The crazy part is I almost didn't get to experience this because I was afraid.
When you think about jumping into social media, the smaller steps can be the safety net you can take to get more and more comfortable with the situation the more confident over time you will be to utilizing your sharing ability.
So check out these 5 steps to sharing your classroom story... take small steps and jump into it for the long haul!
1. Start with a small world--the parents
It is easy to take the idea of social media and create a closed environment to share your classroom story.
Google Drive: Create a shared folder that you give view access to to the parents in your classroom. Each week upload photos and videos from the week so that parents and students can see the week in review of all the photos you have shared. This is really great too if you recruit students to share the pictures they might take with you so that you can load them into the folder as well.
Create a closed group on facebook that you directly invite parents to follow. Here you are safe to post and share what is happening in your classroom without worry of sharing publicly online.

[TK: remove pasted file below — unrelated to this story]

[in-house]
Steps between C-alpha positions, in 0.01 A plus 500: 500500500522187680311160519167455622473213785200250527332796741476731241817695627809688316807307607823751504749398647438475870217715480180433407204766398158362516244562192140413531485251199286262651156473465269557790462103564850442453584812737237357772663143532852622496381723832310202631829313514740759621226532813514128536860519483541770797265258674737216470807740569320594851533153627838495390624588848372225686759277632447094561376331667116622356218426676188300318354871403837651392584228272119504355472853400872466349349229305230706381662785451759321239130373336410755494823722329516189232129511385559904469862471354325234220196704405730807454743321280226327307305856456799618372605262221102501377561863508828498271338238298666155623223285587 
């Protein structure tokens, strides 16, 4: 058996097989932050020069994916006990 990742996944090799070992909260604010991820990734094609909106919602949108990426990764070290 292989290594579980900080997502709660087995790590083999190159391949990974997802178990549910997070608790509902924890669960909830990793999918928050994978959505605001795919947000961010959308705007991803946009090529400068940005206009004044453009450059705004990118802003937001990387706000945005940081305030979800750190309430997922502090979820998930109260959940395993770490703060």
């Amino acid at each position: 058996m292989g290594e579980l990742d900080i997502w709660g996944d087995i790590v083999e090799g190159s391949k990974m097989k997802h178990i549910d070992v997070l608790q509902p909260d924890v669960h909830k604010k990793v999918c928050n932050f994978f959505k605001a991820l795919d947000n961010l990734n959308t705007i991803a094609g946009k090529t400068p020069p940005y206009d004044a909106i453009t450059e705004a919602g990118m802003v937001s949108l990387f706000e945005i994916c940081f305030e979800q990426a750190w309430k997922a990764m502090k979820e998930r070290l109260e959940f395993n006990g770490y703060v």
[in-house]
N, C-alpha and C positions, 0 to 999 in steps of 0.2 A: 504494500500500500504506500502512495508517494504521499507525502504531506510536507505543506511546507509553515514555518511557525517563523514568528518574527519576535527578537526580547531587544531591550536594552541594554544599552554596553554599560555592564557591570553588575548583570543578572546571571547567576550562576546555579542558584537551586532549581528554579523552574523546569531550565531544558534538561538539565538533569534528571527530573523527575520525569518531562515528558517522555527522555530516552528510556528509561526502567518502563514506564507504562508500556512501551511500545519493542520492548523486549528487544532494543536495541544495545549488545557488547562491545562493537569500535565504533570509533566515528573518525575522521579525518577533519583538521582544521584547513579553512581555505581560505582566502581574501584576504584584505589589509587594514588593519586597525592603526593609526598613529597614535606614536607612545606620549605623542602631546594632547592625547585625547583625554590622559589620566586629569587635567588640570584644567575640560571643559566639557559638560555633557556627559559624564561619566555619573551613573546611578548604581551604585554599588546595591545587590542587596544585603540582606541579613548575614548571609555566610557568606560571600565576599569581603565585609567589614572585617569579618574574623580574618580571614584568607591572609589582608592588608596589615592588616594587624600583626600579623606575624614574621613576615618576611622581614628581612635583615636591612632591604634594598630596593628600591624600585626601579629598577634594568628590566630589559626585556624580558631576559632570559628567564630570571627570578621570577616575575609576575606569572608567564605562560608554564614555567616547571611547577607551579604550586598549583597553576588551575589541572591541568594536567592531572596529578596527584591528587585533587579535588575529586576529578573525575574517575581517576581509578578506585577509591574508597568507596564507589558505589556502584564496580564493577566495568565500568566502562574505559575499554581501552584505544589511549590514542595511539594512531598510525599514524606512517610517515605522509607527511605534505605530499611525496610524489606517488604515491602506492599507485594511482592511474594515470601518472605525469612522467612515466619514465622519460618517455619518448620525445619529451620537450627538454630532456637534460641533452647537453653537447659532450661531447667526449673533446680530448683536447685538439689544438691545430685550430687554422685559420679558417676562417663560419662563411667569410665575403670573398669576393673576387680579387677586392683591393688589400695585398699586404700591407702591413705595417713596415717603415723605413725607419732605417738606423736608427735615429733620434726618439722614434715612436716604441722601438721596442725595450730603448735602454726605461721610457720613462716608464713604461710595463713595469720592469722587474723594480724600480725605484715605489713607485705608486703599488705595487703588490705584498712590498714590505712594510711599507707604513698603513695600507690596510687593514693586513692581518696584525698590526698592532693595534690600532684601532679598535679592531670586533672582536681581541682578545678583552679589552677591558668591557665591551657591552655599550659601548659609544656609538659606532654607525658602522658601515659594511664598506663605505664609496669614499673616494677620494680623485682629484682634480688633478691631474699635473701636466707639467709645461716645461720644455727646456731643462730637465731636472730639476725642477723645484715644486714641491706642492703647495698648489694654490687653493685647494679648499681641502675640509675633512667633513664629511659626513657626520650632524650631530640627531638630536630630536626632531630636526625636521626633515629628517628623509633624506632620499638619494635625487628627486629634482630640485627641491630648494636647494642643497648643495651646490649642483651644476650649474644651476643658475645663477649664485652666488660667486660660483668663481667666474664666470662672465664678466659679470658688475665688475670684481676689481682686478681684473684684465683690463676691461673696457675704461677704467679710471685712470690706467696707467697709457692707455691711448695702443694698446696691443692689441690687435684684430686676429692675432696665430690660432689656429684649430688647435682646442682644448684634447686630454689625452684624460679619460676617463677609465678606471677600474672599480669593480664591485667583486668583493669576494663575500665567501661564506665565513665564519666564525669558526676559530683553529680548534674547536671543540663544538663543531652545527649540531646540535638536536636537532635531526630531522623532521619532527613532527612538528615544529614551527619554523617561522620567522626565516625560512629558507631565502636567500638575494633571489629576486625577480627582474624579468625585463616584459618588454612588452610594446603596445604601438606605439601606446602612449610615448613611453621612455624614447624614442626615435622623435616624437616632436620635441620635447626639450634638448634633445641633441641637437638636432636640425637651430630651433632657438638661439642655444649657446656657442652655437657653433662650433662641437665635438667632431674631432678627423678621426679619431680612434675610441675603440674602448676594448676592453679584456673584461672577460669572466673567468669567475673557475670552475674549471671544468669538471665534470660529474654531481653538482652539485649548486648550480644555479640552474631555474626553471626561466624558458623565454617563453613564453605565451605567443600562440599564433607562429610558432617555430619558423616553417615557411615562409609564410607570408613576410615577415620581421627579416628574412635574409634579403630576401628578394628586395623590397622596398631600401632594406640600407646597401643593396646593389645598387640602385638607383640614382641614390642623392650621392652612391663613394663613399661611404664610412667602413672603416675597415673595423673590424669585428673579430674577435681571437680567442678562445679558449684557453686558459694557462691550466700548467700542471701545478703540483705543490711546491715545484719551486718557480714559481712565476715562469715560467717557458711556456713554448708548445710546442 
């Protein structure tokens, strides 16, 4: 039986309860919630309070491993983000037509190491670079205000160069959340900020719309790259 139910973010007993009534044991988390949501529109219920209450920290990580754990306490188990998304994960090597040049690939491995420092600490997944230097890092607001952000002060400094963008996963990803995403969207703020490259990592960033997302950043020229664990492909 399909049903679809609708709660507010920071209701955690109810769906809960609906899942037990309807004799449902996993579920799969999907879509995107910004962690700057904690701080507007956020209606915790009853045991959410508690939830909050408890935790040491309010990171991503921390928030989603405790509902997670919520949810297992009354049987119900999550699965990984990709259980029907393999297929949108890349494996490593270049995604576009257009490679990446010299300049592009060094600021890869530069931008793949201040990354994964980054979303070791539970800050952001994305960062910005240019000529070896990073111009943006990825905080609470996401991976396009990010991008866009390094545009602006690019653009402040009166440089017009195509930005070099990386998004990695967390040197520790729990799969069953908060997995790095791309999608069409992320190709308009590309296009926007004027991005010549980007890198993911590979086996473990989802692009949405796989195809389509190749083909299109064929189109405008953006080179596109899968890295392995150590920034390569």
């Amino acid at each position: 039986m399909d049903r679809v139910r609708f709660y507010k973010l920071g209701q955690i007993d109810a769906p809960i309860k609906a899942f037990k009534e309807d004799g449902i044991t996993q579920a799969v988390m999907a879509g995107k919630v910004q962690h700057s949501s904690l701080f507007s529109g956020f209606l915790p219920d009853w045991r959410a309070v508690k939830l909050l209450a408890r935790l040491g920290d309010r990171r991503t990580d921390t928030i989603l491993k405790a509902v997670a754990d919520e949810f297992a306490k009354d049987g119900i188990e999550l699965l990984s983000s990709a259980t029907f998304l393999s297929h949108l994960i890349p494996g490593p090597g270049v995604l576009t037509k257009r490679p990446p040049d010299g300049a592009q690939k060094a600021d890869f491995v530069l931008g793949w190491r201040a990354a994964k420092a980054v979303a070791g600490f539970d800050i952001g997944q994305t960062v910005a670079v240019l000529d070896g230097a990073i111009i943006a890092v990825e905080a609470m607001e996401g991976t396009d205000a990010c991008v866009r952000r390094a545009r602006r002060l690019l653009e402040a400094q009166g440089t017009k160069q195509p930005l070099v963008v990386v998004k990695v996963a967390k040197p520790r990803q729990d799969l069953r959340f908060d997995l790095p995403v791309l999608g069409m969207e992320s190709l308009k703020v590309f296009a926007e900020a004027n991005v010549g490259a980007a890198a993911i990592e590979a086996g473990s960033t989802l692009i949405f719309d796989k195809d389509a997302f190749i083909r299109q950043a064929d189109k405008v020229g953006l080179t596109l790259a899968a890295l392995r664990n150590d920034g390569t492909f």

Google Site: Create a Google site that is dedicated to the events of the class. Add images and descriptions of what is happening in the classroom.
Build a simple blog on EduBlogs or Blogger and give brief updates and pictures of the day's events.
2. Choose the app that works for you
Besides the apps mentioned in 1, think about:
Instagram- Create a class instagram account that is specifically for classroom activities. Pair the account with a class hashtag that parents and students can follow and set your account to only be viewed by those who are following you. Also, for accountability and safety reasons, don't follow anyone with this account, simply use it as a platform to share your story through pictures.
Twitter- The number one place for educators to share their classroom stories with the world. But diving in can be intimidating. Follow your favorite authors, bloggers and friends. (Check out @taylorhwilliams). Search specific concepts or hashtags like #edtech, #math, #teacher. Start there and see what others are posting, and start to replicate and practice the actions of a tweet!